How not to make a political ad--don't try to use an inclusive, positive and bold statement of unity against someone well-liked and popular:
“America, this is our moment. This is our time” – Obama, speaking in MN the night he officially won the Dem nomination (6/3).
“People of Berlin -- people of the world -- this is our moment. This is our time” – Obama, in his first formal speech of his foreign tour (7/24).
What ad guru won’t be tempted to play the clips back-to-back, only one to a widely ecstatic cheering crowd of Europeans? Insert announcer with an appropriately unnerving, deep voice, asking: “Which is it, Obama? Who’s moment? Who’s time?”
On 6/3, Obama addressed a crowd in the packed arena where John McCain will accept his party's nomination--the context of his speech was to that specific crowd and the Democratic Party that nominated him, and a broader appeal to voters that he hoped would support him this fall.
[Barack Obama, Berlin]
Today, Obama spoke on German soil to a foreign crowd, but addressed his remarks to a US audience and to the world at large, in a speech with broader context that addressed a broader audience. I think people are smart enough to figure out the context here--Obama is going to give a lot more speeches to a lot more audiences, including a speech at the Democratic Convention soon--and they get who he's addressing and including and talking to. Obama's popularity is the terrifying development that has the Republicans scrambling. They're used to, and were counting on, a figure that just about less than half of all Americans would like and accept. Obama has skated past that dynamic and entered Ronald Reagan territory.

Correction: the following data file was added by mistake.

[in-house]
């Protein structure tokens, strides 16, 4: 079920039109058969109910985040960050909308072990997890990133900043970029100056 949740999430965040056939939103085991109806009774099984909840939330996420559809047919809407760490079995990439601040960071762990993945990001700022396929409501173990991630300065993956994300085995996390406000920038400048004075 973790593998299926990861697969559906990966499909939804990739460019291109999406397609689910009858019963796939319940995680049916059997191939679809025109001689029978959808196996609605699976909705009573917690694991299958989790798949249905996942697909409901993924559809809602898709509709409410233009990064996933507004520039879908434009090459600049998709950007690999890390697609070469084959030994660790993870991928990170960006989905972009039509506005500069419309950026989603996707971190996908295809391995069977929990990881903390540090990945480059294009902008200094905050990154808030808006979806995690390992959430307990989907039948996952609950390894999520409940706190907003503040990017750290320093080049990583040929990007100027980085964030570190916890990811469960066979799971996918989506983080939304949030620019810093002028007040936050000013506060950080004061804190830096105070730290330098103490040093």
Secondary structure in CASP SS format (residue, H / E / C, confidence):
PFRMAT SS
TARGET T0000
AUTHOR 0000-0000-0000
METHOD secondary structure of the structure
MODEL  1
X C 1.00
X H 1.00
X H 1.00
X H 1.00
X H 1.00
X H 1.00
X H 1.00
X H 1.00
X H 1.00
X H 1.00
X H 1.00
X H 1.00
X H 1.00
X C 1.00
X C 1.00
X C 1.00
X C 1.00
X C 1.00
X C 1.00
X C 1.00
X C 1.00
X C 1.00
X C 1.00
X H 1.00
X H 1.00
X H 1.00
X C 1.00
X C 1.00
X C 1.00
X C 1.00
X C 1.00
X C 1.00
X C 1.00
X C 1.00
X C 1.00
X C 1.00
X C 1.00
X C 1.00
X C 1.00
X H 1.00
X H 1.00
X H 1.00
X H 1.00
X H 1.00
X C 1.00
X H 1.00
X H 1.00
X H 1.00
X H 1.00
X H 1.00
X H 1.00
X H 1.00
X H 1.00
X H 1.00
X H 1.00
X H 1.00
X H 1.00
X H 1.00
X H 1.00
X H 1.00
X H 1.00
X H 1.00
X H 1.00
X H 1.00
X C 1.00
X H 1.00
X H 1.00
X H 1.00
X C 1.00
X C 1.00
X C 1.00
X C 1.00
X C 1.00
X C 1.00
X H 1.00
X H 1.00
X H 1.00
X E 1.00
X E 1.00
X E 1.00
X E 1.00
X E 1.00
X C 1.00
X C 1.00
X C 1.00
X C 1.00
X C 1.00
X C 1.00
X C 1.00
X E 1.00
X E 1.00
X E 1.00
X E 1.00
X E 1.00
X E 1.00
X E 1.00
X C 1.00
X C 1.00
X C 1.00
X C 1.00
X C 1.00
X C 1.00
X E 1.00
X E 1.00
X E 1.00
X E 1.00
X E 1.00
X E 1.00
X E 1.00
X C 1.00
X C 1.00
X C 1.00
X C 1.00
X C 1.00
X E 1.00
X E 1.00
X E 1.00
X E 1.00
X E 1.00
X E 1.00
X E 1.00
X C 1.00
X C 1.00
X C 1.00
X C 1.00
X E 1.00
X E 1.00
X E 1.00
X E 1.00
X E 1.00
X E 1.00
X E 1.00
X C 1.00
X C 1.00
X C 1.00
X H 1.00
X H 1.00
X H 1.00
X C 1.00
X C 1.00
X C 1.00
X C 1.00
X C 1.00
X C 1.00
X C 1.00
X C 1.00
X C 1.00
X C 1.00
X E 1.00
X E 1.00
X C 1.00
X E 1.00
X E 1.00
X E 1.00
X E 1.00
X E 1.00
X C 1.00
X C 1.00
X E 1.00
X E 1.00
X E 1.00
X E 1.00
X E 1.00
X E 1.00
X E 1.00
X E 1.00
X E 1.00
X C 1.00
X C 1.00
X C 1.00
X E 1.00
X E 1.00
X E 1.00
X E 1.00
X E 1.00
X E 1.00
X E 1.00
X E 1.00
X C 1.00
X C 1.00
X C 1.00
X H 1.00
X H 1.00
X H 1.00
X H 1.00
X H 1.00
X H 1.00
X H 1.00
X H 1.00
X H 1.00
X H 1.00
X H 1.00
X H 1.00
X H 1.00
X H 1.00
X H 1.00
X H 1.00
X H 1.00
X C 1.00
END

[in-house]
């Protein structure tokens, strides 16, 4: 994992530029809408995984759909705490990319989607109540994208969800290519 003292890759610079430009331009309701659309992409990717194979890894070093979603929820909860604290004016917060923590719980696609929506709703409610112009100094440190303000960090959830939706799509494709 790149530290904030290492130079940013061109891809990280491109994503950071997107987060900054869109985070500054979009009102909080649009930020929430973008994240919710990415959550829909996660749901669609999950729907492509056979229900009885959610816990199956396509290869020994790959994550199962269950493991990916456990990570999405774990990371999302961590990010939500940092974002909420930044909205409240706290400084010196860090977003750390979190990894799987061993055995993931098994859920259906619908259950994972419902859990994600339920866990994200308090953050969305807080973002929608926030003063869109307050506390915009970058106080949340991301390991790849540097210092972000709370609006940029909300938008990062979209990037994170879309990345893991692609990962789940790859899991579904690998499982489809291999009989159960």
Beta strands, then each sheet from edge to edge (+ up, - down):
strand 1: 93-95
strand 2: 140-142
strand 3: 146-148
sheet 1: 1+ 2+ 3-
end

The arrival of a Democratic Ronald Reagan has them shitting themselves with fear. Kennedy wasn't as popular as Obama and won no landslide in 1960. If current trends continue, and if McCain's gaffes and his amped-up Cotton Hill routine continues, he might win a dozen states, if that. If it gets any worse, he'll lose his home state and win seven southern states and perhaps Utah. Not quite winning everything but Minnesota and the District of Columbia, but close enough to frighten a Republican consultant. Hopefully, Obama won't have Reagan's policies or daftness but be similar in his ability to inspire his followers--the Democratic Party--and communicate with voters. Substance would definitely be an improvement. This is an important distinction--we may have a Democrat with actual charisma and appeal beyond the usual level we've seen in our lifetimes. I know--I can't get used to that idea, either.
[John F. Kennedy, Berlin]
Of course, if you're a fucking idiot, it all looks sinister and un-American to you. As in, how did the man with dark skin get to be liked by so many people? What the Republicans should really fear is the fact that Germany, a country known for a certain strain of xenophobia, has embraced Obama in a way that means Obama is likely to be embraced by the American people.
Hopefully, that will be as a, as the, as our President.